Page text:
He makes my skin crawl for I know what he has done that he thinks I don’t know. But all will come to light if not in this world then the next. I am more sure than ever I must get away and the children with me.
The front door of Mr French had a certain Gothic quality to it which caught the eye of Star. She was a sucker for the glitz and the extravagant –the more garish, the better. Had she got her way, their office would be full of the cumbersome stuff. Catching the glint in Star’s green eyes, Tara rolled hers. She clanged the metal lion to signal their presence.
A decrepit butler called off their ruckus after what seemed like a pause in eternity. They could hear the rambling from a distance behind the door. “I’m coming! No need for such noise! Ah, these youngs nowadays, not a shred of patience!…”
“Are you sure about it Star? After all, the deposit check cleared, why should we be concerned about Mr French. And we still haven’t got much to go on about Uncle Basil…”
“Shttt, let me handle it,” replied Star shaping her face into a genial one, oozing honey and butterflies.
When the butler finally opened the door, he snapped her shut “We’re not interested in whatever… hem, services you’re offering Mesdames.”
Tara caught Star’s hand mid-air, as it was about to fly and land square on the rude dried up mummy’s face in front of them.
“Sir, you must have us confused. We’ve been hired a week ago by Mr French for a very private matter we cannot obviously discuss on the doorstep. Please check with Mr French, maybe?”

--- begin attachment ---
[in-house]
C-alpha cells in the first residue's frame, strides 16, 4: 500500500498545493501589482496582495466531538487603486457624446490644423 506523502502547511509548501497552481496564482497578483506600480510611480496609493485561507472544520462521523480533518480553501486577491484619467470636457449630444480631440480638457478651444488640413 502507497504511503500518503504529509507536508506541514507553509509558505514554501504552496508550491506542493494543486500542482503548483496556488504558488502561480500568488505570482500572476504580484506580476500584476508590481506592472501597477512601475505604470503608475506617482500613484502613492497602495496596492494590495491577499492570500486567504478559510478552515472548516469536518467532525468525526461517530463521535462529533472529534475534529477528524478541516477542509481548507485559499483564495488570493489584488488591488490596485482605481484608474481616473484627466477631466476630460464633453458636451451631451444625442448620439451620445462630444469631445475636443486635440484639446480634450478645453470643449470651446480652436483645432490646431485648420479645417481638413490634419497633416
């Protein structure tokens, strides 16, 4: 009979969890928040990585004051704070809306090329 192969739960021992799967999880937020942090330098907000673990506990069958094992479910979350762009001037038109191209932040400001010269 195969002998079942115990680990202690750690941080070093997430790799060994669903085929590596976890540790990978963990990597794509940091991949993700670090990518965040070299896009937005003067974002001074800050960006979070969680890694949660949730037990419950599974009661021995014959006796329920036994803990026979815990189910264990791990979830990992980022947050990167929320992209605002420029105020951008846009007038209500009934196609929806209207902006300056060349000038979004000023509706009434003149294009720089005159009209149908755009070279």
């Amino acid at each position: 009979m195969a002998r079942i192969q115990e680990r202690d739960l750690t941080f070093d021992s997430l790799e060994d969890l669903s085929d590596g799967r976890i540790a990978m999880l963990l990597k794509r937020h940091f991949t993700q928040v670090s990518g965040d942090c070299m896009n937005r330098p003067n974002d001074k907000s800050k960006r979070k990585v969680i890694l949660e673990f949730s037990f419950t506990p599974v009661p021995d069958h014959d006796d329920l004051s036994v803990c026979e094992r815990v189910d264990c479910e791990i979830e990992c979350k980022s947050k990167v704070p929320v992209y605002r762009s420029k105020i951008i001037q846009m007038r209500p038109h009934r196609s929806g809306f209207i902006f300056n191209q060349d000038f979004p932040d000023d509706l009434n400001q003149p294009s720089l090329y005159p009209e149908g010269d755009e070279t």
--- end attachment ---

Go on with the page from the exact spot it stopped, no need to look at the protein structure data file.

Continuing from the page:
The butler’s face turned sour. “Yes of course, I understand. Then you should know Mr French has been in a coma since his dreadful accident last month. Since you have a direct line to him, I suggest you… call him?” And with that, he slammed the door shut on their faces.
“Rude!” Tara mouthed.
“At least, that tells us something my dear.”
“Don’t bait me like this. I’ll ask, what exactly?”
“That our Mr French is not who he says he is…”
“I wonder if it has something to do with the immense fortune he made with his voice…”
“That would be a very interesting question to answer indeed.”
It was a rhetorical question, and Lucinda chose not to answer it, at least not out loud. Although it was possible for a character to remove their attention from a story as long as the writer wasn’t writing about them, as soon as the character was mentioned again, they would inevitably be required to participate. Or would they? wondered Lucinda. Who really knew?
“Y’were in a cult?” breaking the odd silence, Rosamund left her mouth gaping between messaging-styled sentences and chewing of gum. “What kind of cult?” she said, resuming the noisy chewing.
Tara rolled her eyes, thinking how she just needed another baby-sitting now. There was a case to crack, and it was their first client. She went for her favorite subtly make-a-ton approach. “Oh yeah, right. Abso-lu-tely. A damn strange cult at that.” Then, when she got her hooked well, she went for the elusive-slightly-patronizing approach. She was good like that. “But I think you’re too young for the crazy details, might have you wet your bed at night.”
She immediately regretted her last sentence.
Changing the topic, Tara asked. “What kind of cult indeed. That’s the damn bloody question we forgot to ask!”